• Commonly owned U.S. Pat. No. 7,220,405 discloses peptide sequences that bind with high affinity to hair, skin and nails and peptide-based conditioners and colorants for hair, skin, and nails. Co-pending and commonly owned U.S. Application Publication Nos. 2005-0226839, 2008-0152600, and 2008-0280810 disclose several tooth-binding peptides identified by biopanning.
  • In addition to the use of pigments to whiten teeth, particles may be used to deliver a variety of other benefit agents to an oral surface. Non-limiting examples may include an enzyme, an anti-plaque agent, an anti-stain agent, an antimicrobial agent, an anti-caries agent, a flavoring agent, a coolant, or a salivating agent. As such there is a general need to provide compositions and methods to enhance the durability of particulate benefit agents to an oral surface, such as a tooth surface.
  • The problem to be solved is to provide oral care systems, oral care peptides, and methods of using such composition for peptide-mediated application or an oral care benefit agent to an oral surface.
  • SUMMARY OF THE INVENTION
  • Provided herein are oral care systems, oral care peptides, oral care compositions comprising oral care peptides, and methods for applying an oral care benefit agent to an oral surface.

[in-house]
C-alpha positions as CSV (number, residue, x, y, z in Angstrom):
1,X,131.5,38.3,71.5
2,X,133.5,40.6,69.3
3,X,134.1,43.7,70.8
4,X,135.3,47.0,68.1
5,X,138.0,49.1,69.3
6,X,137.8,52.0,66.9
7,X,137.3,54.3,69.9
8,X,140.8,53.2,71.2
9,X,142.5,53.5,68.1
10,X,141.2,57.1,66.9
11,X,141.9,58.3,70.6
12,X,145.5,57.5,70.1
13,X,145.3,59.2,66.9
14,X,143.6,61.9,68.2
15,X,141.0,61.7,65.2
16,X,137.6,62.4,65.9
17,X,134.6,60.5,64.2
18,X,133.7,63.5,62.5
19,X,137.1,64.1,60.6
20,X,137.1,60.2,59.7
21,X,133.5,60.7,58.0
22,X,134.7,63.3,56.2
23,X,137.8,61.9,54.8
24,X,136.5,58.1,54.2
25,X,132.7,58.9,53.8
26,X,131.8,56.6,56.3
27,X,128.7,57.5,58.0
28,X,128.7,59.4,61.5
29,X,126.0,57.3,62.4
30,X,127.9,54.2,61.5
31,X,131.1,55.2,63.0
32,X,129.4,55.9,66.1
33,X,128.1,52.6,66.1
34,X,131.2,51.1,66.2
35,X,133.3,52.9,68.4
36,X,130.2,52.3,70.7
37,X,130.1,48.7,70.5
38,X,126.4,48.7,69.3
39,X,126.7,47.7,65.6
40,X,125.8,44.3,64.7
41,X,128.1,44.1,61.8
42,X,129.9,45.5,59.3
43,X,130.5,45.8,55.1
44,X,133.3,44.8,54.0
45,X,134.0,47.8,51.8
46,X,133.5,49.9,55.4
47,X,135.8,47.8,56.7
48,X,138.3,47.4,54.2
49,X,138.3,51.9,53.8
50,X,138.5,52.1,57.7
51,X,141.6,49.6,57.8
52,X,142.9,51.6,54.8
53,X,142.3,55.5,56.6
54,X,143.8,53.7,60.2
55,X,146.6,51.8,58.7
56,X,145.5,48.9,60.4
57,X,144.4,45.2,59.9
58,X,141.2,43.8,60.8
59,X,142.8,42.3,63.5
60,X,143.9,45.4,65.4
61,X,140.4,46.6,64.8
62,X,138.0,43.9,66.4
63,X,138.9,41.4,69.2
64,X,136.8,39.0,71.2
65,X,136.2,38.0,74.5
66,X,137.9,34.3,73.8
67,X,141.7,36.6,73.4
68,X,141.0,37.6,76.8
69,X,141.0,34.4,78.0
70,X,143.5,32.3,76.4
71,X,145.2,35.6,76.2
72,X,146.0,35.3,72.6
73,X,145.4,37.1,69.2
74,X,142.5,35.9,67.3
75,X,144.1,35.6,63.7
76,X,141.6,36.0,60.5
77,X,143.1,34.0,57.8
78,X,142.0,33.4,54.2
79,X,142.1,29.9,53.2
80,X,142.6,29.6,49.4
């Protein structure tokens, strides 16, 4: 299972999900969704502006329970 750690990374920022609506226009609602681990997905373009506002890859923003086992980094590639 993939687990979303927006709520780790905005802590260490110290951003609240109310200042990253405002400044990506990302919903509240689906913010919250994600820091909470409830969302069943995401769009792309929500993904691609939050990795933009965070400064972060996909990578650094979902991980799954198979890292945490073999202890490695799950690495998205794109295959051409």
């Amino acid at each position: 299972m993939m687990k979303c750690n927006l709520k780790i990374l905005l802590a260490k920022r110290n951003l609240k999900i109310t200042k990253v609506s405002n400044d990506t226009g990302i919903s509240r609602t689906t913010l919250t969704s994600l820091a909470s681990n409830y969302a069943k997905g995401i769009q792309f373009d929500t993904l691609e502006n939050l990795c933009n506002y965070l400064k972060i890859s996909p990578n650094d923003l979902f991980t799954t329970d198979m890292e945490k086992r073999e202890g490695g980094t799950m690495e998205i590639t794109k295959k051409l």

• Provided herein are oral care systems comprising:
  • (a) a peptide composition comprising
      • (i) a first binding element having affinity for an oral surface with a MB50 value of 10−5 molar or less; and
      • (ii) a second binding element; and
  • (b) a composition comprising particles, said particles comprising
      • (i) a benefit agent; and
      • (ii) a ligand property; wherein said particles have an average particle size in the range of 0.01 micron to 10 microns; and
  • wherein the second binding element and the ligand property associate with each other non-covalently or by chelation.
  • In one embodiment, the composition comprising particles is a stable dispersion of said particles. In some embodiments, the oral care systems provided have a stable dispersion wherein the stable dispersion is charge stabilized. Also provided are systems wherein the absolute value of the zeta potential of the stable dispersion is at least 25 mV. The stable dispersion may be sterically stabilized. The stable dispersion may comprise a dispersant, such as an ionic dispersant, a non-ionic dispersant or a combination thereof.
  • In one embodiment, the association between the second binding element and the ligand property is ionic-bond based, hydrogen-bond based, chelation-based, biological affinity-based, electrostatic-based or a combination thereof.
  • In one embodiment, the second binding element and the ligand property are selected from the group consisting of biotin and avidin, biotin and streptavidin, streptavidin tags and streptavidin, maltose binding protein and maltose, maltose binding protein and amylase, a polyhistidine tag and an affinity media comprising metal ions, glutathione S-transferase and glutathione, an epitope tag and an antibody, and combinations thereof.